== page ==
Keep in Touch with Prospective Customers

Industry suppliers working to keeping in touch with prospective customers can walk a fine line between persistent and overly aggressive.


Industry suppliers working to keeping in touch with prospective customers can walk a fine line between persistent and overly aggressive. Highway Business Matters talked with truckstop and travel plaza operators to get their input on how often and how they like to connect with potential vendors.

Overwhelmingly, operators said they prefer electronic communications. Rex Davis, president of Melvin L. Davis Oil Co. that operates locations in Stony Creek and Warfield, Va., prefers quarterly email correspondence. “I don’t like phone calls just because I get a lot of them, but I’m looking at email all the time,” he said.

The best part of email correspondence for Davis is that he can use it as an electronic file organizer for items that interest him. “You can go back and readily grab the information when you want it, but a voicemail will get dumped after a while and it can be hard to get the information again.”

Dave Shoemaker, president of Shoemaker’s Truck Station in Lincoln, Neb., said he also prefers email and admits he feels some emails come too frequently while others don’t come often enough. “If someone is sending information about existing products, monthly is enough, but if there is something new, they can send information more often,” he said.

Don Quinn, president of Sapp Bros., which operates 16 locations, agreed that email is the best way to get product information in front of key buyers. For Sapp Bros., emails should be targeted to the appropriate department manager, which include the restaurant manager, merchandising (travel store) manager and shop manager.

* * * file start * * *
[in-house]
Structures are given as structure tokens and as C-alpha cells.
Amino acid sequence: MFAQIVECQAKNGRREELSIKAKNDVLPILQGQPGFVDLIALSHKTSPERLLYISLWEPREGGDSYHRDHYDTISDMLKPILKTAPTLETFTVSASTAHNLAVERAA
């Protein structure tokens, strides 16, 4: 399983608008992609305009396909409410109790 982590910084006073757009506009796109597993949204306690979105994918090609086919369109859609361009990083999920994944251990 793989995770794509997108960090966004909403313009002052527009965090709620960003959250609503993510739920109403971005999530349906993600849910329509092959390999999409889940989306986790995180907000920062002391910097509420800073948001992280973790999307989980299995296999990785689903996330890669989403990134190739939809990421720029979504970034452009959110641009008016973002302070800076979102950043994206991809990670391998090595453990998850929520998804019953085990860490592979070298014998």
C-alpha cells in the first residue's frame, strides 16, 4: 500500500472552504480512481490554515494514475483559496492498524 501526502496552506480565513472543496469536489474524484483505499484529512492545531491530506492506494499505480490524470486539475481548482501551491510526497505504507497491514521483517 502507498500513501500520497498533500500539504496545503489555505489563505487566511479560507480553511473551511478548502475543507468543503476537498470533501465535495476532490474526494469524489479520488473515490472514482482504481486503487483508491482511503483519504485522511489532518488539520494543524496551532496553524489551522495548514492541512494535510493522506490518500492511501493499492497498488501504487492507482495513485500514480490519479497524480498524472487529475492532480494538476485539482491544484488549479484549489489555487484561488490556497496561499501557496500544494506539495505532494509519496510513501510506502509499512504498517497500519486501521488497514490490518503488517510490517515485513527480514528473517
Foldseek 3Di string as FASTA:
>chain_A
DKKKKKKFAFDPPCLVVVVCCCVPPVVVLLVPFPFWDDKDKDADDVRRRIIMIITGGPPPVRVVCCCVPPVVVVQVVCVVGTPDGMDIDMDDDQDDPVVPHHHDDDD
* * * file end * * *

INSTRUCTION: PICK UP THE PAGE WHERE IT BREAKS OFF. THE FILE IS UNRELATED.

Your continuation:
As travel store manager at the Petro Travel Plaza in Portage, Wisc., Seth Miller, said he carves out time to look at new products each month. In addition to email, Miller said he likes to look over newsletters to learn about new products.

Dirk Binnema, owner of Planeview Travel Plaza, in Oshkosh, Wisc., said he has most of his vendors in place, but he does shop around weekly for pricing. He also does a price comparison with his grocery and automotive suppliers annually.

{HBMHighway Business Matters is a brief semi-monthly newsletter created exclusively for companies that provide products or services to the truckstop and travel plaza industry. Highway Business Matters will keep you informed on trends, tactics, and tips to help you connect to the $65 billion truckstop and travel plaza industry. 

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